Also, we like to make sure any of our loan equipment is available for you to use (under our trainers supervision), so you may enjoy your visit fully by having a go at Rifle Shooting on the day if you wish.


Shooting Distances:

Orroroo    : 300 to 700  Yards

Yanyarrie : 800 to 1000 Yards


Participates in Team Competition Shoots at:



Port Pirie

Lower Light



Yanyarrie Orroroo Rifle Club Inc Association Fees as follows:

Club Fee: $15.00 per annum

Trophy Fee: $20.00 per annum

Range Fee: $ 2.00 per week
 (Fees subject to change, check fee costs are current with club secretary)



Compulsory SA Association State Membership Fee as follows:

SARA Fee: $123.00 per annum
(Fees subject to change, check fee costs are current with club secretary)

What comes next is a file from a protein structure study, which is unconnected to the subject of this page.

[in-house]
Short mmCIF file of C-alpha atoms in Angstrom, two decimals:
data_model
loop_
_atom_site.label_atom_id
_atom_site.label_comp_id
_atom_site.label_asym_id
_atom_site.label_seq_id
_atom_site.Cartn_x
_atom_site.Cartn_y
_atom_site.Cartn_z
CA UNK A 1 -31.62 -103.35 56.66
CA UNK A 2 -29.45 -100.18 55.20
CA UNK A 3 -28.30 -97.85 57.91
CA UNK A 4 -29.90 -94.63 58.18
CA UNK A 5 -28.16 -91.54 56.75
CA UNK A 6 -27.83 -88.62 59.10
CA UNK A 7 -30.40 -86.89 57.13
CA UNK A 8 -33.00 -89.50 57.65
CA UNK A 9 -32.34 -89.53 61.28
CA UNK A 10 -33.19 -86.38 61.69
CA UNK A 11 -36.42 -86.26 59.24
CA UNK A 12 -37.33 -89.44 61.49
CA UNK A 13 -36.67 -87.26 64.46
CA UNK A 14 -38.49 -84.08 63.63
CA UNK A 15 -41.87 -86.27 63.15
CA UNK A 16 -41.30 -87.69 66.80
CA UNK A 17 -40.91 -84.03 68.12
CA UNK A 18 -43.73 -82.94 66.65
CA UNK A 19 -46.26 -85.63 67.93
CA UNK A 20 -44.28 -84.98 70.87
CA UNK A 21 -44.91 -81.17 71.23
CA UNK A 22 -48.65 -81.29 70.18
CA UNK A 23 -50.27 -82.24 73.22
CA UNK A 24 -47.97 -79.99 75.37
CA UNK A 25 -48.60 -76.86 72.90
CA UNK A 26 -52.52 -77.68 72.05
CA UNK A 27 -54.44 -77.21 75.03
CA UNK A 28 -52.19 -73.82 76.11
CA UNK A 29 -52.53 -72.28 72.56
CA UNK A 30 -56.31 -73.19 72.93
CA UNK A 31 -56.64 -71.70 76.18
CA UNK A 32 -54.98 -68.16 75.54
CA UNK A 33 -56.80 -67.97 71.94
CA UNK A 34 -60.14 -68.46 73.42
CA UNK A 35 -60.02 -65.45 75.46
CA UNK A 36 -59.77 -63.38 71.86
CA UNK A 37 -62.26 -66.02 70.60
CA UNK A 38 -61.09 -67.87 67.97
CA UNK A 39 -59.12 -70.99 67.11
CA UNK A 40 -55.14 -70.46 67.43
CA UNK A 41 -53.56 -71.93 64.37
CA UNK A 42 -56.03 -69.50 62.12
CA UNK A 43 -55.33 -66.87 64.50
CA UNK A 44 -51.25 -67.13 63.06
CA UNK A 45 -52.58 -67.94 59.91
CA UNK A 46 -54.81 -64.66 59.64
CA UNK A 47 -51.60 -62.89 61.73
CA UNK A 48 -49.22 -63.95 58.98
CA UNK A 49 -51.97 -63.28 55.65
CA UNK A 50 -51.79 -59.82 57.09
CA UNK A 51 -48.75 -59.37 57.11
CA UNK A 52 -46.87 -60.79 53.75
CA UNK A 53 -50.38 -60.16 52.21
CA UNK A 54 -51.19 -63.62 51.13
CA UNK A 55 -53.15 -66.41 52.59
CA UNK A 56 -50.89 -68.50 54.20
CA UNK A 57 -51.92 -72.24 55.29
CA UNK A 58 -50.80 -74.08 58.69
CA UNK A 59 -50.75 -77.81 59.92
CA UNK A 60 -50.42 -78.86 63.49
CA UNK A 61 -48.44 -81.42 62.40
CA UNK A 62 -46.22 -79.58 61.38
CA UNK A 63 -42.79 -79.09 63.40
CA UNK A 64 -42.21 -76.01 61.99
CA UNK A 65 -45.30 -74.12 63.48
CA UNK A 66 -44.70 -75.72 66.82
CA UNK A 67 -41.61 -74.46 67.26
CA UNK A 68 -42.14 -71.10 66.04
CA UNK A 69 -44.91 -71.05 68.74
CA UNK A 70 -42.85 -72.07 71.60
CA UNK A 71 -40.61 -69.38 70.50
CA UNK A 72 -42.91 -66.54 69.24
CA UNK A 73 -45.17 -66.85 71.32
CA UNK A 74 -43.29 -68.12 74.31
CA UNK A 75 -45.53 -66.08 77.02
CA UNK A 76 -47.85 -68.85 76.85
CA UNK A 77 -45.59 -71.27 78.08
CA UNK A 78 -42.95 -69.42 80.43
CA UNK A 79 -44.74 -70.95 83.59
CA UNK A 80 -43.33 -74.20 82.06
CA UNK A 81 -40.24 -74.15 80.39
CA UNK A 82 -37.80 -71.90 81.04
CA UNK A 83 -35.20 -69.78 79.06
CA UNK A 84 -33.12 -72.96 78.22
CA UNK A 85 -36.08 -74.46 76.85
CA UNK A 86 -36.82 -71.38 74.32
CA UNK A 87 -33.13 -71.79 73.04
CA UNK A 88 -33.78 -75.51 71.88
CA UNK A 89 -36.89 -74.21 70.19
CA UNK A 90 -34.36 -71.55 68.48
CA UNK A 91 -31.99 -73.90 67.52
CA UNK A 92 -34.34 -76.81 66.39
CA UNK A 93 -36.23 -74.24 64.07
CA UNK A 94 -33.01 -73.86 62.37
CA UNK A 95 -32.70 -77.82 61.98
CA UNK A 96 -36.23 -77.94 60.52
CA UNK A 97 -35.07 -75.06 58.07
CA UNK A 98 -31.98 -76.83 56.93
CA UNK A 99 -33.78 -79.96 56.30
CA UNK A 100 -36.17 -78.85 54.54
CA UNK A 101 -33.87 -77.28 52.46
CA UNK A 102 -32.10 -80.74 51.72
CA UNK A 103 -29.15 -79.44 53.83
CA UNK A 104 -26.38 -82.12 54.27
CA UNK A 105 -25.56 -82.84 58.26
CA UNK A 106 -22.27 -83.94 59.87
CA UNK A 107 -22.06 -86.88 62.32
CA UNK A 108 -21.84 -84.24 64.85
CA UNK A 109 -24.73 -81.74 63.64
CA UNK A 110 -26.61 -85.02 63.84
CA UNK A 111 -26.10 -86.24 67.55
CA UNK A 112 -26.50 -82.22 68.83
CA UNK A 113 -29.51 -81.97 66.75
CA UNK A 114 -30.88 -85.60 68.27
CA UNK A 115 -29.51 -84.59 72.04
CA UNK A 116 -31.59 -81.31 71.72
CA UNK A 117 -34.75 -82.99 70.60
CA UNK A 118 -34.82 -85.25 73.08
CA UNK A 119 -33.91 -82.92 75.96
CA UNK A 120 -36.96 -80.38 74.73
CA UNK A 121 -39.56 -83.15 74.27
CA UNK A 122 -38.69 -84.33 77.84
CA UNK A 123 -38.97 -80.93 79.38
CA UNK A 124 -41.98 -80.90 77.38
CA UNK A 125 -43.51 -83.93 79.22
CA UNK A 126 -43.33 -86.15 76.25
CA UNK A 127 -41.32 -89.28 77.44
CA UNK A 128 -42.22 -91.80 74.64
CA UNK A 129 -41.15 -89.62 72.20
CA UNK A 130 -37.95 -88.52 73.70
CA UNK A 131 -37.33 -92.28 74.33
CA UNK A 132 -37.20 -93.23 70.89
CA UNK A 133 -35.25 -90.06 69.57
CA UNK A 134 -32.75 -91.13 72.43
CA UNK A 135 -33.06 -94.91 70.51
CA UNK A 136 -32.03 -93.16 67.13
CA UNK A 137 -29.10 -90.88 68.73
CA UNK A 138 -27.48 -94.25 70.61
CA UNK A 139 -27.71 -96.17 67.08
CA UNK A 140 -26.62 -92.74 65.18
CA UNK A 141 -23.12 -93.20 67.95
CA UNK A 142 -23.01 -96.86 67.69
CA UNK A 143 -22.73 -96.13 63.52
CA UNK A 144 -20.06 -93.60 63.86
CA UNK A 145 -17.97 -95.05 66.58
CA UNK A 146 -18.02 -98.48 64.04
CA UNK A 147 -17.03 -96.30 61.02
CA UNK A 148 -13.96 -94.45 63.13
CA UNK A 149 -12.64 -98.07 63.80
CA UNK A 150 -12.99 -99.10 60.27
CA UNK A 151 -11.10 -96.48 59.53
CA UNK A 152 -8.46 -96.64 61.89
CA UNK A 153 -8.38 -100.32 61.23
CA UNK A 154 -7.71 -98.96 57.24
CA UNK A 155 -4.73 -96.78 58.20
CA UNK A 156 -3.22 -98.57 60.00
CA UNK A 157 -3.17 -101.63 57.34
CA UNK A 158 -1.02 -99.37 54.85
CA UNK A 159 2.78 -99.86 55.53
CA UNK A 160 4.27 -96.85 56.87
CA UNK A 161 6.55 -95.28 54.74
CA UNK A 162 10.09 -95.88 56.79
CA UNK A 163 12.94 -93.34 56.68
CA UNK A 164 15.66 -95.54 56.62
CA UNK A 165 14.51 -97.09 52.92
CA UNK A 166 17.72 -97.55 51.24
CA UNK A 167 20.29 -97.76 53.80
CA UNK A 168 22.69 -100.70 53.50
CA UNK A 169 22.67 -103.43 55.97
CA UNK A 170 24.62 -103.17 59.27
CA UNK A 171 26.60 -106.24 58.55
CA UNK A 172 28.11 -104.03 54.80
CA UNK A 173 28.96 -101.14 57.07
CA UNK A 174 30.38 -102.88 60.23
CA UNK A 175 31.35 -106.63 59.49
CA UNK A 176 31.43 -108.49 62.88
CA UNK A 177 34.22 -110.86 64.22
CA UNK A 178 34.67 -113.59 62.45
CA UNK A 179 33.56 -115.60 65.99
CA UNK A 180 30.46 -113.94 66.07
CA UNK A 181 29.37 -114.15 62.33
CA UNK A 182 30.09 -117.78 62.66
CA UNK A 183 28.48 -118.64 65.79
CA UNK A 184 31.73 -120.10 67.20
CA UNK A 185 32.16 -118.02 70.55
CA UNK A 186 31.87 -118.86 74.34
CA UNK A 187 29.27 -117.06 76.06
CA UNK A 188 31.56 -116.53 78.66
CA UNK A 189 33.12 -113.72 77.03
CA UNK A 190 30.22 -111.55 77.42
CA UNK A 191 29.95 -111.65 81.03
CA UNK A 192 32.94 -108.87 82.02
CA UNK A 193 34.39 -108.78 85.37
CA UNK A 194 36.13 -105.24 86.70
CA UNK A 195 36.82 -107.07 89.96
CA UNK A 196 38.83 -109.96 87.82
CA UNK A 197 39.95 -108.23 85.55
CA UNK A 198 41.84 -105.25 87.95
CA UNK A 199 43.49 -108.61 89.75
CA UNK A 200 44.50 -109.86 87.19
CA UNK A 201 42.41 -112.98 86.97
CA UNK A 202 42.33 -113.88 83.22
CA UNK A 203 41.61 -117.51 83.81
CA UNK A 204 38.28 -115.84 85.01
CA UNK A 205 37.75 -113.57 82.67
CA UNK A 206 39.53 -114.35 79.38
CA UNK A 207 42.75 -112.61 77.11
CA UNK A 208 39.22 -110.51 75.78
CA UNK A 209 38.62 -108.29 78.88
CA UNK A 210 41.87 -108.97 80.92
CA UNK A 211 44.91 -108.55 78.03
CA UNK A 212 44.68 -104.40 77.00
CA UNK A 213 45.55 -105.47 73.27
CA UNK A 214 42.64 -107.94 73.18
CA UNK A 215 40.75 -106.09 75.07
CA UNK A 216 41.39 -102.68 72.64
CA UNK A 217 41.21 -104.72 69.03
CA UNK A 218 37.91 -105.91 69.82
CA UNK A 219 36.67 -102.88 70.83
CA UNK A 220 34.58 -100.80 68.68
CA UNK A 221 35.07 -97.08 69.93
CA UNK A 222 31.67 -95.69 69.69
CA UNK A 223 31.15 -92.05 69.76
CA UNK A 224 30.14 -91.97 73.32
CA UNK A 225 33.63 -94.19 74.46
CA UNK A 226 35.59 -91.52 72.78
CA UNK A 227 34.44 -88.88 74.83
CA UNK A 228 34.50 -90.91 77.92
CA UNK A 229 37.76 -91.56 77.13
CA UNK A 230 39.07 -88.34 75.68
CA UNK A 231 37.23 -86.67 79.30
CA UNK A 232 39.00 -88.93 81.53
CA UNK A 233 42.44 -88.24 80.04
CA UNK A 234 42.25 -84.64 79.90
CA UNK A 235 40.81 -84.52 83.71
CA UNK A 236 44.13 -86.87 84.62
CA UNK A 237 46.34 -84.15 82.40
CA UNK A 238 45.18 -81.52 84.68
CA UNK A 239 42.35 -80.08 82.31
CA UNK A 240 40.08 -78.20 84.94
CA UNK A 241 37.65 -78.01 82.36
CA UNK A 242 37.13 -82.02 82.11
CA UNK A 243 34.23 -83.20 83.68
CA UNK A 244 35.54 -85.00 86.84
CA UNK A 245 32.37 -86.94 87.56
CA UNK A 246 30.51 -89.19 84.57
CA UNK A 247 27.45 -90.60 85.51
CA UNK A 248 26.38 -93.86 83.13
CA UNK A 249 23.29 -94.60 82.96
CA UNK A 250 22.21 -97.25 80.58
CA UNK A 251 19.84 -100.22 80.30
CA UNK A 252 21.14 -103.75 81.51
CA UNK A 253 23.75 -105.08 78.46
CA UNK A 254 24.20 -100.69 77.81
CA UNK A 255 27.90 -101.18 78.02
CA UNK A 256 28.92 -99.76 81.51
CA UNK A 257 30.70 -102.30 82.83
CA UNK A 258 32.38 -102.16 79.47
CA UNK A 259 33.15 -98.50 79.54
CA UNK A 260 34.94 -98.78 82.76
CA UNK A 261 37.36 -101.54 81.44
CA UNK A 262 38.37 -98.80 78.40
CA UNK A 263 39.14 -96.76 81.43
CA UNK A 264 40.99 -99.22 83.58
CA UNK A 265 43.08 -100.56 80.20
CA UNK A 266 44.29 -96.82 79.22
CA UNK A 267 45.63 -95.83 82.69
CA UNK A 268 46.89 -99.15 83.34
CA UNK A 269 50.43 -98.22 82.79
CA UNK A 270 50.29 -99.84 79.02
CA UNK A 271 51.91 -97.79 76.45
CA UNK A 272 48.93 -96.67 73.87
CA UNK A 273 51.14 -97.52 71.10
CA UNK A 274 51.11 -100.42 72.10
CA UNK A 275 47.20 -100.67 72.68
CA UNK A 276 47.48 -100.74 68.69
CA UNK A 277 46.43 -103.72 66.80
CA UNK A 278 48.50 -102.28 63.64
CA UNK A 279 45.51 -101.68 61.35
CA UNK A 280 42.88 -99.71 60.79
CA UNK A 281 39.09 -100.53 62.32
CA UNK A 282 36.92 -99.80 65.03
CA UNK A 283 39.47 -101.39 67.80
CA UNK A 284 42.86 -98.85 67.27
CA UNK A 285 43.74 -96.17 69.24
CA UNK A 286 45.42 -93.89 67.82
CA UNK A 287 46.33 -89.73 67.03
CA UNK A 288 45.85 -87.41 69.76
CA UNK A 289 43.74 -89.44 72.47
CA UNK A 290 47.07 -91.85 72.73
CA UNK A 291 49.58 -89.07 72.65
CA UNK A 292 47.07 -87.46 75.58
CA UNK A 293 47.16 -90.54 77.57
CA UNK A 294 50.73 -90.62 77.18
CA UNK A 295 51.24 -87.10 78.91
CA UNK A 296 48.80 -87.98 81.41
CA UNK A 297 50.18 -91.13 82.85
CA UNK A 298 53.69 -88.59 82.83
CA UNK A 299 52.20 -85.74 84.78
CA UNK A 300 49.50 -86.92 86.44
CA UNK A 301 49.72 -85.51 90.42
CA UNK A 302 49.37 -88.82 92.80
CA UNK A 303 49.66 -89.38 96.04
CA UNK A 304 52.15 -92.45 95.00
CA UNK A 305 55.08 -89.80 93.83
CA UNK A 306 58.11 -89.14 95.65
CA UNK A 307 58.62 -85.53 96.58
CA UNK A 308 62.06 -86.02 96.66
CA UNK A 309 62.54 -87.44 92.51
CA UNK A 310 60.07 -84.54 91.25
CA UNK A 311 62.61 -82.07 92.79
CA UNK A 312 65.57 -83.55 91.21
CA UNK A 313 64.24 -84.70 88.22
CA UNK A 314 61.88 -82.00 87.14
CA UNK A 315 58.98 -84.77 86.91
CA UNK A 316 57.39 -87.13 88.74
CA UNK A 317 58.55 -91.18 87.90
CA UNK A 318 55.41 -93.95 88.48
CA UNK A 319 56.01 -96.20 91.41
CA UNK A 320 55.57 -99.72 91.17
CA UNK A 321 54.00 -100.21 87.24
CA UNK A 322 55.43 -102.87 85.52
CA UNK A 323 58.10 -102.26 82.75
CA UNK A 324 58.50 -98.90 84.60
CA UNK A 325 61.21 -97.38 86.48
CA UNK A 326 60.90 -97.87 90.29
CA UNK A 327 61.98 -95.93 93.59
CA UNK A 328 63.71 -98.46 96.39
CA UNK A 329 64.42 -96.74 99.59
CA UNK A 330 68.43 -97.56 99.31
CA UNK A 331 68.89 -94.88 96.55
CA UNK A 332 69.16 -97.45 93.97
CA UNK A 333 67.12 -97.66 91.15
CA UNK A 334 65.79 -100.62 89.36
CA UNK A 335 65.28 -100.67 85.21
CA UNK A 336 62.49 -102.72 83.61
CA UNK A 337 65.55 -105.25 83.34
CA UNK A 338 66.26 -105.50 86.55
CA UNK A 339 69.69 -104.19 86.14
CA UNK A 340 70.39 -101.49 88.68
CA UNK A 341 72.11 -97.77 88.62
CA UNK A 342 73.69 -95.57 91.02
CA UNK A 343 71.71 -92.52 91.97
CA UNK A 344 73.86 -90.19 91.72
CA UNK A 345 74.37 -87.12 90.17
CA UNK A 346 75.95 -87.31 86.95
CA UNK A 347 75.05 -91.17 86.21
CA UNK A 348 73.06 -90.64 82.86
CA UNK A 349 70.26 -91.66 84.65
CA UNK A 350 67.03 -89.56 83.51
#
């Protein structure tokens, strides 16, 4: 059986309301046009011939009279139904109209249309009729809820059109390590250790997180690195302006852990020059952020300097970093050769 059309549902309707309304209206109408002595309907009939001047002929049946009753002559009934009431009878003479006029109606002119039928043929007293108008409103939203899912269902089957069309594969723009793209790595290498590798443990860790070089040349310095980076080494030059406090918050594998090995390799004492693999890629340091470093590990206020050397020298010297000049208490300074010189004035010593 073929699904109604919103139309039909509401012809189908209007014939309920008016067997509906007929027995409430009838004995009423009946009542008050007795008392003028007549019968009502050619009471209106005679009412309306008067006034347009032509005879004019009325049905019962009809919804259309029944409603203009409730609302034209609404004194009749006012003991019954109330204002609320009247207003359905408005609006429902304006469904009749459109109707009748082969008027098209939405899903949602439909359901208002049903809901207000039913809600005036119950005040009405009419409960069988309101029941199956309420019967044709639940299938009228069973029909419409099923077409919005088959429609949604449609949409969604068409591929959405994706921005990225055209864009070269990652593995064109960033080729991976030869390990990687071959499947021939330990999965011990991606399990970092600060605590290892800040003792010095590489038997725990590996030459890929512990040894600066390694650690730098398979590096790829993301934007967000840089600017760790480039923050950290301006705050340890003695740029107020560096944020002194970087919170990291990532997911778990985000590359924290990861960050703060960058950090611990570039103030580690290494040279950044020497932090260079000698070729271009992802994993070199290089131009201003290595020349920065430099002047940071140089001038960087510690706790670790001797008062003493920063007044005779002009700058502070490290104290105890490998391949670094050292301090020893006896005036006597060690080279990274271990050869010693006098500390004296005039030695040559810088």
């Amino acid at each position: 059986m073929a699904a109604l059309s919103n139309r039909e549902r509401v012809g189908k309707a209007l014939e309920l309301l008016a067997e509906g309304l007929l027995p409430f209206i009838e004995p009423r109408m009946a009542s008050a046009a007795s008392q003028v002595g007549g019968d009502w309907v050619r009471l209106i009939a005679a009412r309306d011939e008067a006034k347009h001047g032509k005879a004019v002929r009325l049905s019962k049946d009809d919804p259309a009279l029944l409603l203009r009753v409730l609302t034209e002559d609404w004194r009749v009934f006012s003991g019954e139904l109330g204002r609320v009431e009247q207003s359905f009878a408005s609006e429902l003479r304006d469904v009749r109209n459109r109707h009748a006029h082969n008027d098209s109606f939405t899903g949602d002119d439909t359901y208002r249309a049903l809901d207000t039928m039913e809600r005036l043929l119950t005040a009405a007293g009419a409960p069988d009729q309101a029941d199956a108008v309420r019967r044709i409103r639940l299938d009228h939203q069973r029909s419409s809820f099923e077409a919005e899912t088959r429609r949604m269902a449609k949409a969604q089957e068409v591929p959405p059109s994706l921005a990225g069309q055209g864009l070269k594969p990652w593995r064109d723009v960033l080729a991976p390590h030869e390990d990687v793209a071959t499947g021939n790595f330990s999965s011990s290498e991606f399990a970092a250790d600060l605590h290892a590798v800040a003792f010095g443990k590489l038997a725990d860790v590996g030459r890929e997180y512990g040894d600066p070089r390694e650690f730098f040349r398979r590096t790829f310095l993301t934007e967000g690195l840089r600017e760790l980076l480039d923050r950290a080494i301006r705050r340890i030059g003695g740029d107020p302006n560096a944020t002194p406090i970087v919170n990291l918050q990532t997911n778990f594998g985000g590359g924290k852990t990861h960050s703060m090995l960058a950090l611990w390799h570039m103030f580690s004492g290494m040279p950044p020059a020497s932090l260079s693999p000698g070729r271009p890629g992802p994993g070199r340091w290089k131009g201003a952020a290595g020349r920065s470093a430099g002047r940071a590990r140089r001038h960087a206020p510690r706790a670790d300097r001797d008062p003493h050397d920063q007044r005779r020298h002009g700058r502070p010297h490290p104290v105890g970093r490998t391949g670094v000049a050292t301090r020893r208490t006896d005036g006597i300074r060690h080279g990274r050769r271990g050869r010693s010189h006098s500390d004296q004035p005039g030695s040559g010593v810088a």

Fee Concession Rates: Available (enquire within)



Yanyarrie Orroroo Rifle Club Inc Association Fee as follows:

Club Fee: $15.00 per annum
(Fees subject to change, check fee costs are current with club secretary)



Members who reload their own ammo:

Cost s (approx) $0.50 cents per bullet ($12 per average weekly shooting practice meeting)


Members who purchase Factory ammo:

Costs (approx) $1.19 per bullet ($28.56 average weekly shooting practice meeting)
(Ammo costs subject to change, check costs are current with club secretary)


Security Information

No Cash,

No Firearms,

No Ammunition,

No Gun Powder,

Kept on Rifle Range Club premises.

Firearms Legislation Summary

Visitor shooters

Firearms clubs are regulated and must comply with a number of requirements under the Firearms legislation.

Before a recognised club grants new membership, an applicant must produce a current shooting club member's licence (changing clubs) or a letter from the Registrar issued within the preceding 21 days, stating the applicant is a fit and proper person to hold a shooting club member's licence. Clubs may write to the Firearms Branch with a list of prospective members, their date of birth and address and request this information.